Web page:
- back to Bitwise math
There are several ways to represent a negative number:
- Sign and Magnitude
- Two's Complement
Sign and Magnitude
The first bit is considered the sign bit, which if set, translates the number to it's negative counterpart. While this is very straightforward, it requires a a new operation to be supported by the hardware (subtraction), and generates two representations for the 0 value (10000000 and 00000000). As a result, the sign bit is usually used on the largest endian number (called the two's compliment implementation), so that there can be a negative value one value higher or lower than the highest positive value, for example:
- 1000 = -8, while 0111 = 7
A two's complement is basically a NOT operation performed on the nibble. Any binary number is converted between positive and negative by computing its two's complement. The leftmost bit is called the sign bit. There are two ways. (taking nibbles as an example) -1 could be 1001. This is not useful, as now there are two ways to represent 0, 1000 for -0 and 0000 for ordinary 0. Also the addition and subtraction has to be changed for this. This is all not nice. This is why people invented two's complement, two's complement is basically using 1111 for -1 and 1000 for -8.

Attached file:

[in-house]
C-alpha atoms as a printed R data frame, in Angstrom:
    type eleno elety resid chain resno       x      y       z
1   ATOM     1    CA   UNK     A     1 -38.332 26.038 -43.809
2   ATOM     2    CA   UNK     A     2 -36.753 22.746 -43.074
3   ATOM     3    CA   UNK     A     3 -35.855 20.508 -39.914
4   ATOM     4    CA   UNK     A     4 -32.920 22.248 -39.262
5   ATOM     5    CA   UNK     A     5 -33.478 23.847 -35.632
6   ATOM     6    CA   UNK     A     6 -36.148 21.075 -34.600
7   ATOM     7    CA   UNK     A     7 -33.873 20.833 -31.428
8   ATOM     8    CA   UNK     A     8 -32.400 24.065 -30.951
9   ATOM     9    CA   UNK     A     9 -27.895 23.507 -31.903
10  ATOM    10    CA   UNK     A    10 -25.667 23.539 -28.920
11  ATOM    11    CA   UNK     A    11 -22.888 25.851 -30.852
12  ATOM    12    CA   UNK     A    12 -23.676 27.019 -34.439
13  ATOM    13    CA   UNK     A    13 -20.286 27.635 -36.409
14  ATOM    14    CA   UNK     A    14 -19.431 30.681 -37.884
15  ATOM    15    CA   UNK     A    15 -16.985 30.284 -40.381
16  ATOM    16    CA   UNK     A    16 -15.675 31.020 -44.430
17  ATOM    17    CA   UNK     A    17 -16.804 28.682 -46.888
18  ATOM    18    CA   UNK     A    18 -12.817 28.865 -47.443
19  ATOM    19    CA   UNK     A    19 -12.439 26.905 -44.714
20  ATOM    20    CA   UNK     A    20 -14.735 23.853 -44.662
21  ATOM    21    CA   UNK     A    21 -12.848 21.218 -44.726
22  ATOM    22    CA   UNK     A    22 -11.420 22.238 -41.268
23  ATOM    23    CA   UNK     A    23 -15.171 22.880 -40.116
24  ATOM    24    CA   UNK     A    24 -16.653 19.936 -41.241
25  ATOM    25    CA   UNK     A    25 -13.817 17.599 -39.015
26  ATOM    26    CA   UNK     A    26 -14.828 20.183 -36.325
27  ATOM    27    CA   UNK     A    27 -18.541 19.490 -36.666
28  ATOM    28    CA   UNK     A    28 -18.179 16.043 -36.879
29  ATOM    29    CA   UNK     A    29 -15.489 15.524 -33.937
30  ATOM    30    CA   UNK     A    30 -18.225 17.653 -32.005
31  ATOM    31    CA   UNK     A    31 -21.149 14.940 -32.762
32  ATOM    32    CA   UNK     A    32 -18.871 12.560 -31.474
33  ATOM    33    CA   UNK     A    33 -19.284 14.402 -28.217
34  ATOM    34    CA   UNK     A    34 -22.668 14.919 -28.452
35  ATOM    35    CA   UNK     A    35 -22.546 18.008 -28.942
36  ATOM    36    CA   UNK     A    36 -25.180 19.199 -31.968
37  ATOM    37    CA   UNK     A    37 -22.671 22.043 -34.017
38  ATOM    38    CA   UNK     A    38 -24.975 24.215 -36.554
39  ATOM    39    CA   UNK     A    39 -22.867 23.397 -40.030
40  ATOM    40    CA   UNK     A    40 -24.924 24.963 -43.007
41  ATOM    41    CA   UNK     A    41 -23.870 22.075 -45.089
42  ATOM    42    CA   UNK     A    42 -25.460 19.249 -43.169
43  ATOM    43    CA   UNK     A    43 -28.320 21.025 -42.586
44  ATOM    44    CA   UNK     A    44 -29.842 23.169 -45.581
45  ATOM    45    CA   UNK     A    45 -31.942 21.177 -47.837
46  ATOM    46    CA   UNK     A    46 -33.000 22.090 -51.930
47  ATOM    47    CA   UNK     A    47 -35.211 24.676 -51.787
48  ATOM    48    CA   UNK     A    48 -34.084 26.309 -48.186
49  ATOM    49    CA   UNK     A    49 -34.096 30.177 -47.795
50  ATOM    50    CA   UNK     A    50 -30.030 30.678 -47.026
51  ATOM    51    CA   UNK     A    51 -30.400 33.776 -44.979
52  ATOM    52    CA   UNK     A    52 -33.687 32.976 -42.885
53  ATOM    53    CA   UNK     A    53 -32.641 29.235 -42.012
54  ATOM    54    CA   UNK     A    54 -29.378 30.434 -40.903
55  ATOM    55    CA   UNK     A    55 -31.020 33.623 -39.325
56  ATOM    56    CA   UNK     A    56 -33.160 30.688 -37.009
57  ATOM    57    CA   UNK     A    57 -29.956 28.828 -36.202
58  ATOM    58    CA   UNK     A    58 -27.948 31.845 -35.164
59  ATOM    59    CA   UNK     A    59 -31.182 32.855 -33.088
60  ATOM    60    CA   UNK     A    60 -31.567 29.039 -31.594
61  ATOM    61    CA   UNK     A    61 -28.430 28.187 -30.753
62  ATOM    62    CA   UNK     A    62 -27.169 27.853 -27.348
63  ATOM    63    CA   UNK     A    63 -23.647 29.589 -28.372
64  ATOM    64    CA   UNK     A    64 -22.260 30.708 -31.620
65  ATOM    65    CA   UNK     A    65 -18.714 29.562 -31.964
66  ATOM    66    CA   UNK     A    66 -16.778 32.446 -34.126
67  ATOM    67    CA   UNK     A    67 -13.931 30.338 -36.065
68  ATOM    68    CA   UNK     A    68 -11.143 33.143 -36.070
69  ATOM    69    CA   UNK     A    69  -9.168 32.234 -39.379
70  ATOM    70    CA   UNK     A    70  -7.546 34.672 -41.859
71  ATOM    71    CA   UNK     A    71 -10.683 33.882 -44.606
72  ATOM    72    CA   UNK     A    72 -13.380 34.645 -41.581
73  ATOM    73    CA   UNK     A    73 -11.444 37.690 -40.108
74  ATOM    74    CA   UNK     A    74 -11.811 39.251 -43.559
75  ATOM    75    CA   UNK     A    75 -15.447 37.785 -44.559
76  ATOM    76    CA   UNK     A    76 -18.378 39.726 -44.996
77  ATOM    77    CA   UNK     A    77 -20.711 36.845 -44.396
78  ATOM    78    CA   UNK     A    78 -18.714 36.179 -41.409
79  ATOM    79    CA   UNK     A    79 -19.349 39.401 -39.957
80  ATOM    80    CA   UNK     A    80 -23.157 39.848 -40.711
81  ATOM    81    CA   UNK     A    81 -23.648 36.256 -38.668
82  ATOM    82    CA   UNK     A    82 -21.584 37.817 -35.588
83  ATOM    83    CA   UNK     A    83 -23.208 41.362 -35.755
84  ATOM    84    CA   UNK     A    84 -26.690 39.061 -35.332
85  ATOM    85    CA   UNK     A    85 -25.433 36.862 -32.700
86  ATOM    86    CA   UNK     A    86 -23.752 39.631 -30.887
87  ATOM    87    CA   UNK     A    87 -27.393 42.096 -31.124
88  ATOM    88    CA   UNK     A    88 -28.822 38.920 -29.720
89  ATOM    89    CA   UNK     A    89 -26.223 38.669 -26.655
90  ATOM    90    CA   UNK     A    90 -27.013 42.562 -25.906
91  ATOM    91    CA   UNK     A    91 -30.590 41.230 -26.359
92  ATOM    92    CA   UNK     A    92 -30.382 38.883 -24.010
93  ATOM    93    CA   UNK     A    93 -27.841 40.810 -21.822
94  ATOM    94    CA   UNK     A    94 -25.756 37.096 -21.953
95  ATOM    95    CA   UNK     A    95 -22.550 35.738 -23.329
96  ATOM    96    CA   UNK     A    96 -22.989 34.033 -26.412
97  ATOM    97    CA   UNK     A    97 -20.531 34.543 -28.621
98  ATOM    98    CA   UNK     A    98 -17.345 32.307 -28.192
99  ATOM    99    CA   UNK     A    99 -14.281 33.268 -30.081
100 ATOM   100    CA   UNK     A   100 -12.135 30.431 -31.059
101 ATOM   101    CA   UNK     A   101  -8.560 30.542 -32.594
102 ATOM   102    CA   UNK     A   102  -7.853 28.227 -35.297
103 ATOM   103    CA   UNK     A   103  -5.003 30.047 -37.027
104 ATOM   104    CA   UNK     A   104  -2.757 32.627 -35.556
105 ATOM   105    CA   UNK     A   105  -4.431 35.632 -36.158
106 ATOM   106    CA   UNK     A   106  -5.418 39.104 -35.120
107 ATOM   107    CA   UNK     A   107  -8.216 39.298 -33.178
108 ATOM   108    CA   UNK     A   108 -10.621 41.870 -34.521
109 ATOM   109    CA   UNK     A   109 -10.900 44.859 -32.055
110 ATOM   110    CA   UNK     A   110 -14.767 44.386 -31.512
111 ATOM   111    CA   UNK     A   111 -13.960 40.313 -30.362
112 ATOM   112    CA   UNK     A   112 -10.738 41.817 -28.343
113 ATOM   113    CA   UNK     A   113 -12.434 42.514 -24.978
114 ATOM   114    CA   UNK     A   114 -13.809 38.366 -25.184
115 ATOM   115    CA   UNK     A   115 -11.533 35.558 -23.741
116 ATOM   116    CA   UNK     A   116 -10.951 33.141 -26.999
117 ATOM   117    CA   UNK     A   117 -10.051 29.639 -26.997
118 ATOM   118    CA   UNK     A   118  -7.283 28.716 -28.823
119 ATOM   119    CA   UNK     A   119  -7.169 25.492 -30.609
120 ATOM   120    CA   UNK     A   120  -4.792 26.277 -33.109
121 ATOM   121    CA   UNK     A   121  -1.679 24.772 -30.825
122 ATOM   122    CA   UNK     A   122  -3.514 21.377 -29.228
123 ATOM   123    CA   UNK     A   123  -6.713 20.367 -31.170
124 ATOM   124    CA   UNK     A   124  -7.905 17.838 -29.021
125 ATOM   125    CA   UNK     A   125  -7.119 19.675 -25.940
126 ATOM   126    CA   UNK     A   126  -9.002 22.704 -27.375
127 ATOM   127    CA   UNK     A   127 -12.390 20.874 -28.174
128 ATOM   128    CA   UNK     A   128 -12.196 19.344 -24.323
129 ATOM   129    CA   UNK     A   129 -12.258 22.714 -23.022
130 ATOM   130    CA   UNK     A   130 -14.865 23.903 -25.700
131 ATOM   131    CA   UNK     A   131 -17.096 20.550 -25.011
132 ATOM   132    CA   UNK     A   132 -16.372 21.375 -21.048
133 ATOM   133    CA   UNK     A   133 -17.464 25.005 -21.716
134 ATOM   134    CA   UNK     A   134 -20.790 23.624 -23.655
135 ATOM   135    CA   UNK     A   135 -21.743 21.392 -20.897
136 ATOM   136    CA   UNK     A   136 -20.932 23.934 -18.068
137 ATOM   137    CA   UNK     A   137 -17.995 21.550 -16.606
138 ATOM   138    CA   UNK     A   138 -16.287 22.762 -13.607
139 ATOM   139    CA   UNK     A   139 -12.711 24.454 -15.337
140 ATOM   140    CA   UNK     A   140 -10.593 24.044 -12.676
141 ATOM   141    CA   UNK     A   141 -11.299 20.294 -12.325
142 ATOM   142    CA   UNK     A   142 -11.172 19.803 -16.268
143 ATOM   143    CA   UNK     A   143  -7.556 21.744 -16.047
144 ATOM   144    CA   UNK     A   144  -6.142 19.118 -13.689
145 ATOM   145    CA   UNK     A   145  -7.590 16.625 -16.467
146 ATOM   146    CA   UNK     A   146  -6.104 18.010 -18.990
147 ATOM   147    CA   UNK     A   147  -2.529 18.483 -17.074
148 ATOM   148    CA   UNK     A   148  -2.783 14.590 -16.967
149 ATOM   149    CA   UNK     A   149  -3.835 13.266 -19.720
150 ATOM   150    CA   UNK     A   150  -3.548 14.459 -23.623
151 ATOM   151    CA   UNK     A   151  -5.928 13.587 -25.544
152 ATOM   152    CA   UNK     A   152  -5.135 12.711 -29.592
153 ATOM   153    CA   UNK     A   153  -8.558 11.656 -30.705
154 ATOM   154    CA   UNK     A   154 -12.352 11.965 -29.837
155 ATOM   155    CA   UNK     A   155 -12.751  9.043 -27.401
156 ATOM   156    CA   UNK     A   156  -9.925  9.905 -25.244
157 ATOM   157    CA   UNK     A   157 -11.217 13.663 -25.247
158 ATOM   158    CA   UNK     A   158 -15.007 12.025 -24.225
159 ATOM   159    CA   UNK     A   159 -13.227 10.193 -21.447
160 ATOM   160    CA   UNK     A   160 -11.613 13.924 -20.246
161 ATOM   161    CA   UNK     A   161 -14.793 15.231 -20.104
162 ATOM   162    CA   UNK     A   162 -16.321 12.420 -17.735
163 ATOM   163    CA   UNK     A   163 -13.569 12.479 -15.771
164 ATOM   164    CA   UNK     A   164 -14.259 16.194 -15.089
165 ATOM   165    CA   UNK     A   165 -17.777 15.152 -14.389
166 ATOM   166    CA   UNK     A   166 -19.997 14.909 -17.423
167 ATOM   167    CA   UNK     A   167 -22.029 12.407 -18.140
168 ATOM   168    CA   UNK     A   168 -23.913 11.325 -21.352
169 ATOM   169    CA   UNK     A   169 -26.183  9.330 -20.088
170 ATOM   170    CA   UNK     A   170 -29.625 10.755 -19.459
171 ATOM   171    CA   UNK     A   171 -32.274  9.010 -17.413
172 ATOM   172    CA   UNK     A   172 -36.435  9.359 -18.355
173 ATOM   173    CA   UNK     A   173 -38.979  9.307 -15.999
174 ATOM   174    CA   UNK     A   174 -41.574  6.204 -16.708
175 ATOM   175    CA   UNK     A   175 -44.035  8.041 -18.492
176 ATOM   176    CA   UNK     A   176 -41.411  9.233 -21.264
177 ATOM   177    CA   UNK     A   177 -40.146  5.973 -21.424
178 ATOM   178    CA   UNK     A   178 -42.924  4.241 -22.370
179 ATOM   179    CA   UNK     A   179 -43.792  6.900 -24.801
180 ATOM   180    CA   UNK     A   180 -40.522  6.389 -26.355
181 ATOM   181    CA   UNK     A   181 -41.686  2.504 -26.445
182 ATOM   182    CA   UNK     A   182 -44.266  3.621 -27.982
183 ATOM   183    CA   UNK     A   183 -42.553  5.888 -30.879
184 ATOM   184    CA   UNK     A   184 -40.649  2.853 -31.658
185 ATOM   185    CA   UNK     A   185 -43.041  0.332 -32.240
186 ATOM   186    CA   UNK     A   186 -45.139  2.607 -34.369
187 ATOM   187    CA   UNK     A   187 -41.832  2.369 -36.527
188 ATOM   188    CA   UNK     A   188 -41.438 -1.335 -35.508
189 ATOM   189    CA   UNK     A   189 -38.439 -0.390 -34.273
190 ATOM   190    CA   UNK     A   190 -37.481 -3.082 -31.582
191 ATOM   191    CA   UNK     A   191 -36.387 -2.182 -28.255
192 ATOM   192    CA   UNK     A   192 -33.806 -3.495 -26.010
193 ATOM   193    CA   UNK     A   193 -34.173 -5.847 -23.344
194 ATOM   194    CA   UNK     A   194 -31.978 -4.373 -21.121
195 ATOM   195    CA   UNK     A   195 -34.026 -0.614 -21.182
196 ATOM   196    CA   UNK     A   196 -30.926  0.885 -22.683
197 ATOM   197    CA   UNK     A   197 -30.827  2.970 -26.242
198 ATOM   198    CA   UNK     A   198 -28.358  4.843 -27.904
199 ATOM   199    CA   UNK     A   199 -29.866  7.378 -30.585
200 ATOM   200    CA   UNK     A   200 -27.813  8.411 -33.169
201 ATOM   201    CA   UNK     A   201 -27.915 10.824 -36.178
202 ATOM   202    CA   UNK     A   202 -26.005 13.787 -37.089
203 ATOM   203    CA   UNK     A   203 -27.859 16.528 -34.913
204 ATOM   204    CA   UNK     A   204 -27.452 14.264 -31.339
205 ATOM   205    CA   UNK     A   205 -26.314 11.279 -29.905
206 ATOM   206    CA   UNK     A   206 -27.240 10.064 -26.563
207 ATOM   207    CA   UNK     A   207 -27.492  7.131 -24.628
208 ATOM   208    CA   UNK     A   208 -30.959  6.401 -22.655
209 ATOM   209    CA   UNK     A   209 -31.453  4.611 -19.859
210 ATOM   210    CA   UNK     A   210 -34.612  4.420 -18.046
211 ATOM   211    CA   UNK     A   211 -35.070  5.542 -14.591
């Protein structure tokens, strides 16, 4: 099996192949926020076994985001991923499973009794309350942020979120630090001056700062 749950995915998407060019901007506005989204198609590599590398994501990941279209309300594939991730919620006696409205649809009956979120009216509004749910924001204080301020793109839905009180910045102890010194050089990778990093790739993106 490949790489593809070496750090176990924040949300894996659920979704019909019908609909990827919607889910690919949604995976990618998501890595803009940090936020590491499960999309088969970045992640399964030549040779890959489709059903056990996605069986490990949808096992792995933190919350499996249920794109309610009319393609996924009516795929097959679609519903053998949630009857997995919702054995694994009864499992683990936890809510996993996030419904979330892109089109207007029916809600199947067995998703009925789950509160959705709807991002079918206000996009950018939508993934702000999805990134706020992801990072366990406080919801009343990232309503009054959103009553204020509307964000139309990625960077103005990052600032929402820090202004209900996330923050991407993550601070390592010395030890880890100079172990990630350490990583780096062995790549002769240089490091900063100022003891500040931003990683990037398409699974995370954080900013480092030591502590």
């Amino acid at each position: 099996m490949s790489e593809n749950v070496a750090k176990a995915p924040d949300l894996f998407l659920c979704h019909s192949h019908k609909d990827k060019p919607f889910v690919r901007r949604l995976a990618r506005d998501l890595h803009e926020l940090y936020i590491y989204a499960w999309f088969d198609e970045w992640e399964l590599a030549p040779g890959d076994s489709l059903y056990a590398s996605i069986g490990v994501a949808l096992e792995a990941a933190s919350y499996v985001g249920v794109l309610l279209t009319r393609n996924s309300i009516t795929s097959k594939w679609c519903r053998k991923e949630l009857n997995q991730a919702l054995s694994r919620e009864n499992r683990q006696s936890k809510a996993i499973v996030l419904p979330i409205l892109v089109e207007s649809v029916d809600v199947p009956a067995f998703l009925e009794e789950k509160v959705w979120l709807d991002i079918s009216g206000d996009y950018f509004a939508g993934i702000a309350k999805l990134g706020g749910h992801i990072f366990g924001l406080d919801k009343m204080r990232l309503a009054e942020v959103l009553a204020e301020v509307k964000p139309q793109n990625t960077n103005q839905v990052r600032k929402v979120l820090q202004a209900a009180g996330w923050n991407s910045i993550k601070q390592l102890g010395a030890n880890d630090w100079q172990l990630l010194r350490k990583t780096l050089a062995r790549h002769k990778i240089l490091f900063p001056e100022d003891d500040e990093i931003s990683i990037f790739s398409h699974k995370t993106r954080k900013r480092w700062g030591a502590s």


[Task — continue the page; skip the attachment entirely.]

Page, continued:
The first operation performed is a NOT operation on the nibble, -1 has to be done. To determine the two complements the positive representation of the number is required. If it's negative, complement it and add one. Thus, to determine the two complements, positive representation of the number is required. If the original value is negative, determine the compliment and do +1. If its positive, the easy way to do it, is to tack zeroes on in the right number of bits. If negative tack 1's instead.
Just using one byte. It has 256 possible values Doing something like:
|-42||-42 + 256||-42 + 255 + 1||255 - 42 + 1||213 + 1||214|
The binary representation of both numbers /without/ a signing bit is the same.
Computers use this stuff to represent signing amongst other things. When doing arithmetic stuff gets messy. This gets even more messy when doing arithmetic shifts and rotates with carry on a CPU, since that's what modern day CPU's use.
Taking the example of -42. First, its positive representation is taken. So 42 in binary is: 00101010 (32+8+2). All of those placeholders have 1's and the rest have 0's.
Next step, as mentioned is to perform a NOT operation. So NOT(00101010) WILL BE 11010101. Replace 1 by 0 and vice-versa. Final step is to add 1 to the number obtained in above step. Thus:
What can also be done, is go at the bits one by one, starting at the right, and copy all the zeroes, until a 1 is obtained. Copy that 1 too, then flip all the remaining bits. So 42 is obtained again, which is 00101010. Then move from right-to-left, and get 11010110.